Not to mention that in the case of the USA, doesn't this ultimately refer to the members of the House and Senate who are responsible for actually implementing policies? Again, everyman and the actions of everyman don't enter.

    The top-down, precautionary principle, just-do-something, and-only-we-know-the-only-viable-solution, approach, already responsible for several failures and ongoing debacles, has always been doomed to failure. And this well in advance, by several decades, of the additional failures and debacles guaranteed by the law of unintended consequences whenever just-do-something is implemented.

    Isn't it very likely that what we are seeing are the results of responsible people saying Wait a minute and thinking about what they are being asked to do.

  2. It doesn't surprise me... Rudd doesn't strike me as being very tolerant of dissent or opposition. A major problem in the climate debate is that almost noone expresses the policy choice as an issue of risk reduction. As the majority of scientists think signficant climate change is likely it seems foolish to ignore the possibility that they are correct even if you prefer arguments that suggest climate change will not be signficant. If we all thought like that consensus on doing something would be easier to achieve :)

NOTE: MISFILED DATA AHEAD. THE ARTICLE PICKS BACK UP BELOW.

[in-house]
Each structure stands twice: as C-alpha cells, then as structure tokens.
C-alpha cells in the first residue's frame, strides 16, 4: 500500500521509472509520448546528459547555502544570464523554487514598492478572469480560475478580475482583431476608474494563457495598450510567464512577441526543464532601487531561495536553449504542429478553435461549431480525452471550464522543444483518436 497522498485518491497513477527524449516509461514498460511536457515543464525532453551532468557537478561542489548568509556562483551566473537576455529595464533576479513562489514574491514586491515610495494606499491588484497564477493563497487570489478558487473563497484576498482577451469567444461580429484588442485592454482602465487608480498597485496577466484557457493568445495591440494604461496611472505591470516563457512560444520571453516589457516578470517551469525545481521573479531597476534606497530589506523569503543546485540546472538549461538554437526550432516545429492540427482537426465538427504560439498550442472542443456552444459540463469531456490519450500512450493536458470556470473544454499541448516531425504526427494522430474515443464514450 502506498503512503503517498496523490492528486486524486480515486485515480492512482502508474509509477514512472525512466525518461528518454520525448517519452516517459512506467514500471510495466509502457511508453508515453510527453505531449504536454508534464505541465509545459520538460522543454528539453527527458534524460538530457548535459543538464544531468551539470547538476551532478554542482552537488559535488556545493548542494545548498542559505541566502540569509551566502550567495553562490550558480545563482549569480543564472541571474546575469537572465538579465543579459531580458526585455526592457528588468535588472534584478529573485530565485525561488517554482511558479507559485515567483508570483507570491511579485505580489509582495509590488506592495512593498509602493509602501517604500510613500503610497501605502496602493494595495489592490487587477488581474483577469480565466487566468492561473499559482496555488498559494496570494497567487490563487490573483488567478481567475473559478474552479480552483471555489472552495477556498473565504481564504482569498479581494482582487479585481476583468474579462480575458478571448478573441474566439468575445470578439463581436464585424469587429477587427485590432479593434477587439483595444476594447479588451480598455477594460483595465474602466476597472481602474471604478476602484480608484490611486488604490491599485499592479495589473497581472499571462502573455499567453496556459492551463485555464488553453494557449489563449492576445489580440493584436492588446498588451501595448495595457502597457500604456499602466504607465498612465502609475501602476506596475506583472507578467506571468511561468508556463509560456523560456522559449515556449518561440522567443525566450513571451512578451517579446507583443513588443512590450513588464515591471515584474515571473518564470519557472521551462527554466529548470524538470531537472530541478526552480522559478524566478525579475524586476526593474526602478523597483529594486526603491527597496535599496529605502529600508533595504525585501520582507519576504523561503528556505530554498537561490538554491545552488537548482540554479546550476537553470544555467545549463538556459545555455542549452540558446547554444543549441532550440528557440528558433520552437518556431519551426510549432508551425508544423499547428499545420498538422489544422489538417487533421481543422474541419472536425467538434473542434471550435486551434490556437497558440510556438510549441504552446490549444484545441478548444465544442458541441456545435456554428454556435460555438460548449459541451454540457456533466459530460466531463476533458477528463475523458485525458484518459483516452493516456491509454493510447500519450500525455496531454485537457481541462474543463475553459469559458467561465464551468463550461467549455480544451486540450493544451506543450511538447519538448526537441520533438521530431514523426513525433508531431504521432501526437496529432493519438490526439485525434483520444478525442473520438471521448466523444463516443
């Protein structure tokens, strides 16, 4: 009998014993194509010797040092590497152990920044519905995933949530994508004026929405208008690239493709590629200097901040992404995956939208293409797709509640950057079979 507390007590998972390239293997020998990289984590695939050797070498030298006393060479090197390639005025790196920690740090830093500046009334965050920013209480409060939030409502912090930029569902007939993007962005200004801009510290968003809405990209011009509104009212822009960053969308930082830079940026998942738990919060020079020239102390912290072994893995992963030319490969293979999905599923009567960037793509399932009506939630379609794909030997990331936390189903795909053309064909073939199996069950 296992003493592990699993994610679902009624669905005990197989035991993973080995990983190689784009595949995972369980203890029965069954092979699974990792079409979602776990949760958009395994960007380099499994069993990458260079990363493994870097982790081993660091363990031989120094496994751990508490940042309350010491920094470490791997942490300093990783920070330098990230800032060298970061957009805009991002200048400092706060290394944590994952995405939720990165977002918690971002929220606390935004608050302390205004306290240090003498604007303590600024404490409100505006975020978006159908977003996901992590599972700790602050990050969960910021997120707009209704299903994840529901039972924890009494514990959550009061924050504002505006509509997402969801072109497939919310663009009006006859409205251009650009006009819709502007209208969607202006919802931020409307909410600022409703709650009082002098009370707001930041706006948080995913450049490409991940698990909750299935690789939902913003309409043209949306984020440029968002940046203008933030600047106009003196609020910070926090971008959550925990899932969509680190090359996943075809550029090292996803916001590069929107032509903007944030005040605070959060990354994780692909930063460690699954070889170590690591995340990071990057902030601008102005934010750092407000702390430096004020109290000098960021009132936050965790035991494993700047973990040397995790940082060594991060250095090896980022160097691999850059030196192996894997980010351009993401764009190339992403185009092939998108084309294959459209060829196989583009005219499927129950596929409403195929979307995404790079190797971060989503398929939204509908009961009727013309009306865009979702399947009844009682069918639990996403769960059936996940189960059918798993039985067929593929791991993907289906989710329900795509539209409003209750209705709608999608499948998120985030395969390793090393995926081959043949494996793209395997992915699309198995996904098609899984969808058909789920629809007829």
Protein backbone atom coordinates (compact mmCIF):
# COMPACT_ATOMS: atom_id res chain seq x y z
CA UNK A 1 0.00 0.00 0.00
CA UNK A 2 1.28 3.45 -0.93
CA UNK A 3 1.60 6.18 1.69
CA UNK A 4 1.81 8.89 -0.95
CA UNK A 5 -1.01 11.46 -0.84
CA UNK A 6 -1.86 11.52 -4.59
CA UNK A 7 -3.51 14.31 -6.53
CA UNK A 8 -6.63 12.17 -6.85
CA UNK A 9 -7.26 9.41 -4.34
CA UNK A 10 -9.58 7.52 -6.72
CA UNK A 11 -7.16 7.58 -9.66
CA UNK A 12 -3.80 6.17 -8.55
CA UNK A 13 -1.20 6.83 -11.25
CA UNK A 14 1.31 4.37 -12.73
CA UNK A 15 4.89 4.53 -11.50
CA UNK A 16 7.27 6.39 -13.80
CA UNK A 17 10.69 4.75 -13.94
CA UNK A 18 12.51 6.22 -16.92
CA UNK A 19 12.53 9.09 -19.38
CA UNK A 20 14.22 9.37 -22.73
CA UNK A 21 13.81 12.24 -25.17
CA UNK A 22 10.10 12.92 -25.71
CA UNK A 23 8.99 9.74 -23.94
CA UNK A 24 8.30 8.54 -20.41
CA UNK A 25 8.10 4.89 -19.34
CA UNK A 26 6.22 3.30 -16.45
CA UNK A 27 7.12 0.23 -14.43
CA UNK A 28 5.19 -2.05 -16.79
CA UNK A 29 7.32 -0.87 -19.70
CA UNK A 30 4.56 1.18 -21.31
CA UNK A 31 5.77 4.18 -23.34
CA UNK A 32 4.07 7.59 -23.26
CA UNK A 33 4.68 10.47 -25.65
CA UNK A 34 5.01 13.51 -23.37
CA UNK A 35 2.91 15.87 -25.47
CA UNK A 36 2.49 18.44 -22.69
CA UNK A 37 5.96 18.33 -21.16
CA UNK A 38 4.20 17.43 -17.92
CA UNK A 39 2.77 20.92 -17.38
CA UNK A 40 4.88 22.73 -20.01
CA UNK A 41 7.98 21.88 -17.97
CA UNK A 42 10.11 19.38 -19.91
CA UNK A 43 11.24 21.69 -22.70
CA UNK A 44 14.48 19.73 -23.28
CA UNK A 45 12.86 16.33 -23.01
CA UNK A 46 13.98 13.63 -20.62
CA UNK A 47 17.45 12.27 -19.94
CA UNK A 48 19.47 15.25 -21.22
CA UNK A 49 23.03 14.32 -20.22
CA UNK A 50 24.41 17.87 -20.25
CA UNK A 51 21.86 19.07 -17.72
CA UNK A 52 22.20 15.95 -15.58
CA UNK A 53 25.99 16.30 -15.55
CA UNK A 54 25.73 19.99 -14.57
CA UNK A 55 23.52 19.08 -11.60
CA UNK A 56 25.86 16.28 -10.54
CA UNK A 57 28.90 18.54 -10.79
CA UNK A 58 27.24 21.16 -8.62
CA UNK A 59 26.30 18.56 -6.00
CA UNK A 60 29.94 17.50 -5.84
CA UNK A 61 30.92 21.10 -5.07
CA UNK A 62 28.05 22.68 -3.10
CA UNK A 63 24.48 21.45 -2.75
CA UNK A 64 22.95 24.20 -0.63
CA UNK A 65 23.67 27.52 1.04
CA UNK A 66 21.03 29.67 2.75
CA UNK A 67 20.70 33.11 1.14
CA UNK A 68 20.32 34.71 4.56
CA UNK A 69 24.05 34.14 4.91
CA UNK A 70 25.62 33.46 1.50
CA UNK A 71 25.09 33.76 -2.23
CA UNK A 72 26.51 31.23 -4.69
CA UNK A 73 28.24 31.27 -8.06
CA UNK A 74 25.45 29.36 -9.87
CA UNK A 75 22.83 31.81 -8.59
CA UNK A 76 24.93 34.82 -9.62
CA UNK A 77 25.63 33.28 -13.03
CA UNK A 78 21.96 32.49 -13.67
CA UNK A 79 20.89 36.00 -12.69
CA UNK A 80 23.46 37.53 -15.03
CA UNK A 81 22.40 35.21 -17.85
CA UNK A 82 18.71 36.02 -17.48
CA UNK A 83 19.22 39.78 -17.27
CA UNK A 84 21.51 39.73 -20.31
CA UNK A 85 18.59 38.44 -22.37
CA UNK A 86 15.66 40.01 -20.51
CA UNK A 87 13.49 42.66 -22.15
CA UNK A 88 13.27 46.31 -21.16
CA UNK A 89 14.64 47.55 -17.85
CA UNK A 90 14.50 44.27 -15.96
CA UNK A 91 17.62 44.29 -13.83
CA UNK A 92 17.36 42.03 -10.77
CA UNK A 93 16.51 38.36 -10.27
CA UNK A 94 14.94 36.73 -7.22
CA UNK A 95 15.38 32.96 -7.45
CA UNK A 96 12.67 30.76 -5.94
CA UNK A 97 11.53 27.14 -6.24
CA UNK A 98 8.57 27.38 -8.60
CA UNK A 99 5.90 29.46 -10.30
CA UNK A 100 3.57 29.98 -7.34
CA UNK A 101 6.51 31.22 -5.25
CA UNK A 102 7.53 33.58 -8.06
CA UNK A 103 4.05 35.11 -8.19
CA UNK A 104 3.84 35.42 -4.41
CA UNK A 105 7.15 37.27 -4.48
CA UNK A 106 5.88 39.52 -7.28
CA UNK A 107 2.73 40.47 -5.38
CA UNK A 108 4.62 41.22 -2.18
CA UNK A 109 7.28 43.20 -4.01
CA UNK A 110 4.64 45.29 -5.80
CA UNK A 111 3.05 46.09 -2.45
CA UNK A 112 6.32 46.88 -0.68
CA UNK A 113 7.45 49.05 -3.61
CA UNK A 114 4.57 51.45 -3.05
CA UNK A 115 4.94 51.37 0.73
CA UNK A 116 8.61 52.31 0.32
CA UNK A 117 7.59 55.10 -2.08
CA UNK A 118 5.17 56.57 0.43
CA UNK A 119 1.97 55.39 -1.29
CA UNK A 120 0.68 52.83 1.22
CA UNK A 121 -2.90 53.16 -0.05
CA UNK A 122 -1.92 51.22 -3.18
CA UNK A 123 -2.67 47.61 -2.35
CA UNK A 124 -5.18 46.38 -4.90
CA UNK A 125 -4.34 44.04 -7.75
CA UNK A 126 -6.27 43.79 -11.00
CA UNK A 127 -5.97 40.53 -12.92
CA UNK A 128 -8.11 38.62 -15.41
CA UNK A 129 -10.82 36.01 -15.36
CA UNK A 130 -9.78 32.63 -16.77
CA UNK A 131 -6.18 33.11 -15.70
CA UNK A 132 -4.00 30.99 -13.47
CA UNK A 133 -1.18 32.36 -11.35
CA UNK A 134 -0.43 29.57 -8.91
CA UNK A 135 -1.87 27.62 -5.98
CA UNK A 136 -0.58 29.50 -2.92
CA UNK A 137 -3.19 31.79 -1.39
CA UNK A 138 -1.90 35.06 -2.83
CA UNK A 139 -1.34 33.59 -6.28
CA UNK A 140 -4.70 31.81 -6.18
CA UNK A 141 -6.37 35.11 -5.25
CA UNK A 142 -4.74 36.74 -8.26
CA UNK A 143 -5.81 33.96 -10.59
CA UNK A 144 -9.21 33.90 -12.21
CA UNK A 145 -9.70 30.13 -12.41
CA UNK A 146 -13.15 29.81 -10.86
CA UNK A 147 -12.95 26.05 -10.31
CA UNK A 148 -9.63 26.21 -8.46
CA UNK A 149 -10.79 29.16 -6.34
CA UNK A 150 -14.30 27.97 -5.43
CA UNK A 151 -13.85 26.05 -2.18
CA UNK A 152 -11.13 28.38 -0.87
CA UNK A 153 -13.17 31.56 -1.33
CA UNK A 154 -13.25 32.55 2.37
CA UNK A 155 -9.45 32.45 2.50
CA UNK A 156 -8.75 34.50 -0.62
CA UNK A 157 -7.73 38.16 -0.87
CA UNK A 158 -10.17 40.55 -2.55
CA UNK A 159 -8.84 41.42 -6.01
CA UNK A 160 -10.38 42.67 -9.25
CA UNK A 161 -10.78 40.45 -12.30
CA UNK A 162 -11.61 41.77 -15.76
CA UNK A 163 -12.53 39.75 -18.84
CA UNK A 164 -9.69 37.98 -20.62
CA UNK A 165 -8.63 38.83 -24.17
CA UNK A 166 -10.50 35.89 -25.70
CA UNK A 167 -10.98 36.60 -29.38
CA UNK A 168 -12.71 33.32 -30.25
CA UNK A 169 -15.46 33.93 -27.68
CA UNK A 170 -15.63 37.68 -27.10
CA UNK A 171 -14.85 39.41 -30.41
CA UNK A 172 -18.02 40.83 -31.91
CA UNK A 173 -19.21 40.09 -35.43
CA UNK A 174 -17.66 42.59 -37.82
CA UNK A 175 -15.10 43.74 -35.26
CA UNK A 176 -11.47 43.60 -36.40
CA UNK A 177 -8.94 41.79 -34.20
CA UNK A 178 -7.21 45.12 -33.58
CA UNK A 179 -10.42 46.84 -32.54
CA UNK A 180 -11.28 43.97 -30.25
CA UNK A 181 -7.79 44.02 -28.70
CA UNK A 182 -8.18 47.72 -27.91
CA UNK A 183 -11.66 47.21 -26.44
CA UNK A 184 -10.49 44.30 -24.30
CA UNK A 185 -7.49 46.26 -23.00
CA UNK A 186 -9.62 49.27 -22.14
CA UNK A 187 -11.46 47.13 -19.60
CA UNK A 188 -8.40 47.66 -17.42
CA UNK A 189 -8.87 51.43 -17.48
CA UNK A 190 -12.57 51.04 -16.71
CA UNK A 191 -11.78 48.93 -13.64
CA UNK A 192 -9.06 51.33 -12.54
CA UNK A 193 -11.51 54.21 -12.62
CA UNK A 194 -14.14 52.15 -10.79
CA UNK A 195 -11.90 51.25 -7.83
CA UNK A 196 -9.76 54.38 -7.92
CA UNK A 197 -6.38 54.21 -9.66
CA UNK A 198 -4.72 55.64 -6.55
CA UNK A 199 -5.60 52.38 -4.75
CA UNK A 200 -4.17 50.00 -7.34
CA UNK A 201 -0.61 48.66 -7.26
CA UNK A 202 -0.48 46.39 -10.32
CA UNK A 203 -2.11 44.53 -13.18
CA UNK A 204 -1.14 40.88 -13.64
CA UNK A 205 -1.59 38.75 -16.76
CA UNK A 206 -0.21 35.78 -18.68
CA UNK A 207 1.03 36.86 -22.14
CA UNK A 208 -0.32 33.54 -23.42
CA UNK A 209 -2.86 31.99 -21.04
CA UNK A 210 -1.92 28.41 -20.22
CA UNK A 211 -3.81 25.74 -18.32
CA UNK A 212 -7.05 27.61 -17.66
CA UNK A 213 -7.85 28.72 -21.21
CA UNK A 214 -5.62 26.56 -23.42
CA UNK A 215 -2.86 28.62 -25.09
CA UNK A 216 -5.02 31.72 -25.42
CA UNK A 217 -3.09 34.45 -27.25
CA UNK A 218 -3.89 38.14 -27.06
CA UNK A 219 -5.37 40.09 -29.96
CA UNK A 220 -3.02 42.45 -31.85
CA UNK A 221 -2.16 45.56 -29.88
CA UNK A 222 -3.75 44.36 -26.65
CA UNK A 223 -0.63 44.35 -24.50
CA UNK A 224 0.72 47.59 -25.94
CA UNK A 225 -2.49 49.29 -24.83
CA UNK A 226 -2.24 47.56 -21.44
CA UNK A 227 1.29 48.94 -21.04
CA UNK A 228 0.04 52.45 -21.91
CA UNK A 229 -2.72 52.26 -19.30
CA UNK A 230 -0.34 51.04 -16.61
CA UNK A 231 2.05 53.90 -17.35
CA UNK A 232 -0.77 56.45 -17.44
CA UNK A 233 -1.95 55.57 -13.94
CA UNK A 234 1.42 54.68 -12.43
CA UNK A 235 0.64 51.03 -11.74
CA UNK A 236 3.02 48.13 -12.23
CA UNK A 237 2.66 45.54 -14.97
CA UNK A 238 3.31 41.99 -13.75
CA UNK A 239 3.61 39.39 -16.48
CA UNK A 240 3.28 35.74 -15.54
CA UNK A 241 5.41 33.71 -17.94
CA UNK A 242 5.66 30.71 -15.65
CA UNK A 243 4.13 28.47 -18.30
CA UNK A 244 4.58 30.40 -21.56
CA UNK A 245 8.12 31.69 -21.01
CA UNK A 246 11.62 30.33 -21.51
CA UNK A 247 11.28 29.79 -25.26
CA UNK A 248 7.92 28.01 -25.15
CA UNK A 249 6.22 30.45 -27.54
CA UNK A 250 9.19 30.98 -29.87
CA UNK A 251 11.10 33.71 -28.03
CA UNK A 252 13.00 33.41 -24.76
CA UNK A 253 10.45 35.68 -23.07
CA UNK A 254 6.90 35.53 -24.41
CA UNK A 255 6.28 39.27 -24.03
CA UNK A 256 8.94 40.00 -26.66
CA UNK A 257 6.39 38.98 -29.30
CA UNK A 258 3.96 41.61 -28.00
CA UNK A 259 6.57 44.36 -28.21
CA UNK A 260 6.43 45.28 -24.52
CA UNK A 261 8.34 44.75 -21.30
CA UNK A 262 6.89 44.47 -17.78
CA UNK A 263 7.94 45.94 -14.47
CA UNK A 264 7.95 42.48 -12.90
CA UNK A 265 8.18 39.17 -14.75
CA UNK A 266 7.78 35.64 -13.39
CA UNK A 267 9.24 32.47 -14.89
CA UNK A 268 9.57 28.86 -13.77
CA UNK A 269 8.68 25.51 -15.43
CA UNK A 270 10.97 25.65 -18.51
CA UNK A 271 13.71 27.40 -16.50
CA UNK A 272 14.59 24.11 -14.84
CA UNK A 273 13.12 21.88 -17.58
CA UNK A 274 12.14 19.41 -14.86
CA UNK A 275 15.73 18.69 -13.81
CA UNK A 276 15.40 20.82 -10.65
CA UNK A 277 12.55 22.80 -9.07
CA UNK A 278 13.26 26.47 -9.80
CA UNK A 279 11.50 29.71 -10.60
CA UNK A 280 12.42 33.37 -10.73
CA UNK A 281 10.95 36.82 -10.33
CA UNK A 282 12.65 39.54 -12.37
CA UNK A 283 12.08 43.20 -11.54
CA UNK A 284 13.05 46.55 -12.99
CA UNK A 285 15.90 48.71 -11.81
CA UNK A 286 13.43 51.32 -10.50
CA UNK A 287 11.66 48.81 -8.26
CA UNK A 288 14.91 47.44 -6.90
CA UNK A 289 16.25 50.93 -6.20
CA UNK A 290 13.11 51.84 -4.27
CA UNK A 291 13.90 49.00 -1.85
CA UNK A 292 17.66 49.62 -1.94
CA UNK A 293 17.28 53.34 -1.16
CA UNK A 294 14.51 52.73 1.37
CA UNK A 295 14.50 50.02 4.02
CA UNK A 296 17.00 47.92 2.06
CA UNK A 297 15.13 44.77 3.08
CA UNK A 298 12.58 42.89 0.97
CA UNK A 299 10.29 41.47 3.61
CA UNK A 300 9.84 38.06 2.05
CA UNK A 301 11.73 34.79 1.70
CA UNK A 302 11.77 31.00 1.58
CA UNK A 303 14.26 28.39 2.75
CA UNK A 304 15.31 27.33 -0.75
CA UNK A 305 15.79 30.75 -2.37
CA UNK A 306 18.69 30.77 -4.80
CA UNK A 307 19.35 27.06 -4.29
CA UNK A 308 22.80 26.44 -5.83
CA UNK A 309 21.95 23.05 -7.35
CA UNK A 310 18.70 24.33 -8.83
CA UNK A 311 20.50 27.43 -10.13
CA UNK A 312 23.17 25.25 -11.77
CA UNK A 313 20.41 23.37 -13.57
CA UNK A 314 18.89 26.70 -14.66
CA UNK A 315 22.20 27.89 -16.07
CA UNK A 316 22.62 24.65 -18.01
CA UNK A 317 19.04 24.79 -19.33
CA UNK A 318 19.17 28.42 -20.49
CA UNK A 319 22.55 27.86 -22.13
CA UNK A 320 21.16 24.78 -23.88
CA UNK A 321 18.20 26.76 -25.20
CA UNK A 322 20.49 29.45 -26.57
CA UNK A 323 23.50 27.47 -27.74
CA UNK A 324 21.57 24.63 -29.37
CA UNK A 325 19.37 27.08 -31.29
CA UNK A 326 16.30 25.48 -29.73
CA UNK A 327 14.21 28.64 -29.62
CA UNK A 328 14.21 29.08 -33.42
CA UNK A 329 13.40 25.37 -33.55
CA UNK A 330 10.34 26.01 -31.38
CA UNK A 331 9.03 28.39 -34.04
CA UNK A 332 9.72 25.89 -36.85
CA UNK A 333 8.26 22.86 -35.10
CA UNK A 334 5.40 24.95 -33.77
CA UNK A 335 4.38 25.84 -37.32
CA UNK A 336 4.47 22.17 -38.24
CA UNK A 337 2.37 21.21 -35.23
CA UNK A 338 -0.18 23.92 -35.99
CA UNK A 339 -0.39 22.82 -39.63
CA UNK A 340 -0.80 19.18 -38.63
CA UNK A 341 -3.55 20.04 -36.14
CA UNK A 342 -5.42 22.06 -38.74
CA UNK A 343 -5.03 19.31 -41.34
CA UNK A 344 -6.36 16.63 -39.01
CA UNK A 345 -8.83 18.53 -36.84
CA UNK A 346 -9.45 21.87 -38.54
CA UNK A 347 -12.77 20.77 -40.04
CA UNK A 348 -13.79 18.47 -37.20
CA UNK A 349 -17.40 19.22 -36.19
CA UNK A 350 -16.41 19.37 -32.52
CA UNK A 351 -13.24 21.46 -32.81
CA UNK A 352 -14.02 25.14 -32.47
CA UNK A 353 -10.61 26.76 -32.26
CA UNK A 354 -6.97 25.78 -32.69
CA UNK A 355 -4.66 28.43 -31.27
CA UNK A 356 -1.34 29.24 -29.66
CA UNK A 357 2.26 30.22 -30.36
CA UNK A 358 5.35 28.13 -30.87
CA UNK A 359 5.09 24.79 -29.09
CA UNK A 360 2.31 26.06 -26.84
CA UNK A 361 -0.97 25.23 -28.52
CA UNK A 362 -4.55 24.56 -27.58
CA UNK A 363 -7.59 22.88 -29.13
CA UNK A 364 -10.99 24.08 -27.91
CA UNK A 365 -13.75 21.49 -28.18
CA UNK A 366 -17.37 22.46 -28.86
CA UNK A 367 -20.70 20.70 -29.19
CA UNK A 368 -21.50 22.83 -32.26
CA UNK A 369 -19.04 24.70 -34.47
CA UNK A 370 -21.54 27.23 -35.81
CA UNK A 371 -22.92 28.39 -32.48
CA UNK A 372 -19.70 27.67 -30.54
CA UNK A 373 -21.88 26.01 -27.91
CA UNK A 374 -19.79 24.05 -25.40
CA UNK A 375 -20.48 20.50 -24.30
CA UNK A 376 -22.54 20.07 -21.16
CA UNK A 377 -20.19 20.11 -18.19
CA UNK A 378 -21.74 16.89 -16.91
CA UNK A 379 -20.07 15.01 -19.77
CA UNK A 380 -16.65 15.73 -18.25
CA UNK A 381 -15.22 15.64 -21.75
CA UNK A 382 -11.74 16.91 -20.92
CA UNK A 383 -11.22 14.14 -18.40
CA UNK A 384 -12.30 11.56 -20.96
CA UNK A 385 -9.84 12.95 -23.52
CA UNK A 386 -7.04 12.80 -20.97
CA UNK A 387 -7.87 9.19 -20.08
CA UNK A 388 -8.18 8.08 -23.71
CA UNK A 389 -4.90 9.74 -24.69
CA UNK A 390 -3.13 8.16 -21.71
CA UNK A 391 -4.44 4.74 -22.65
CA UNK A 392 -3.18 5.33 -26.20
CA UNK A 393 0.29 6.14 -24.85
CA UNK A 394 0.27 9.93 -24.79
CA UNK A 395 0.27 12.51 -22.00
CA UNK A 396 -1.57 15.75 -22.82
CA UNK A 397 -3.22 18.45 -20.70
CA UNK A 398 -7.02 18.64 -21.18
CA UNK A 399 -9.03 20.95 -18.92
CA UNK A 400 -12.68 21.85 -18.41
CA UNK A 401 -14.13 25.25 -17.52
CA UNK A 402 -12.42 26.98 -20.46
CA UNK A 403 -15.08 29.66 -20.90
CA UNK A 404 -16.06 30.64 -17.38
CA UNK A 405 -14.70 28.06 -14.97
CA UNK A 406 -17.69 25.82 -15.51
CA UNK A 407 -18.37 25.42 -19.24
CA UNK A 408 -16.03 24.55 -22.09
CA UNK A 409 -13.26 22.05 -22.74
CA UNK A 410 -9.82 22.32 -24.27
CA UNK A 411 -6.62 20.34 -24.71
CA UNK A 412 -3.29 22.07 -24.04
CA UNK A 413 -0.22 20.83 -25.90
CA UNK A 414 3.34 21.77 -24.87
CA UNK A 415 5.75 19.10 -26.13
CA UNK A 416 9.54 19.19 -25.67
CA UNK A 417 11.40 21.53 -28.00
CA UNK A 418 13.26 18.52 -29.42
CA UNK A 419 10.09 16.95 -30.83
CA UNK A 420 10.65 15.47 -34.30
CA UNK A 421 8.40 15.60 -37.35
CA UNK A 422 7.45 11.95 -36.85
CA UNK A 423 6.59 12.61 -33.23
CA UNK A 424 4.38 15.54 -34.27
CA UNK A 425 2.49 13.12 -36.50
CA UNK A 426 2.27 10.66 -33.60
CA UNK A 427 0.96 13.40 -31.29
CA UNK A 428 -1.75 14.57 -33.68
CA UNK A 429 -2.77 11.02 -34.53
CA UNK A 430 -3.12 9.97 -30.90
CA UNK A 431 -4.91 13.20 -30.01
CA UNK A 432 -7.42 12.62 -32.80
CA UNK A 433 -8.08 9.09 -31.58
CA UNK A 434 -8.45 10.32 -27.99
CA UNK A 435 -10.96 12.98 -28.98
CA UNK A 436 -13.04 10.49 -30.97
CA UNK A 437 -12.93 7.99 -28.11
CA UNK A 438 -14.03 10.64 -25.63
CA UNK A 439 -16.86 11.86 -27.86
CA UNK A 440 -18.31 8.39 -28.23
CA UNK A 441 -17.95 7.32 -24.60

3. Rudd's speech reads exactly like Soviet propaganda directed against "counter revolutionary kulaks".

    We remember what happened to them, right?

  4. I think we need to call in the behavioral sciences here. I think there's a term for people who tell others

    "If you don't do what I want you to do, you are a bad person." Can't remember it, though.

  5. "The logic of these skeptics belongs in a casino, not a science lab, and not in the ranks of any responsible government"

    In my opinion, governments arguing for global warming tends to the tautological. Governments employ scientists, so they can be expected to agree when the issues are politically contentious.

  6. The word denier has a successsful history as we all know. Questioning the holocaust will usually evoke a strong negative emotional reaction. I assume that's why it is being used. To instill similar emotional programming in order to bypass intellectual analysis.

    Even left wing Jewish political activist Noam Chomsky was vilified for questioning the holocaust and writing the introduction to a book on the subject by French revisionist historian Robert Faurisson.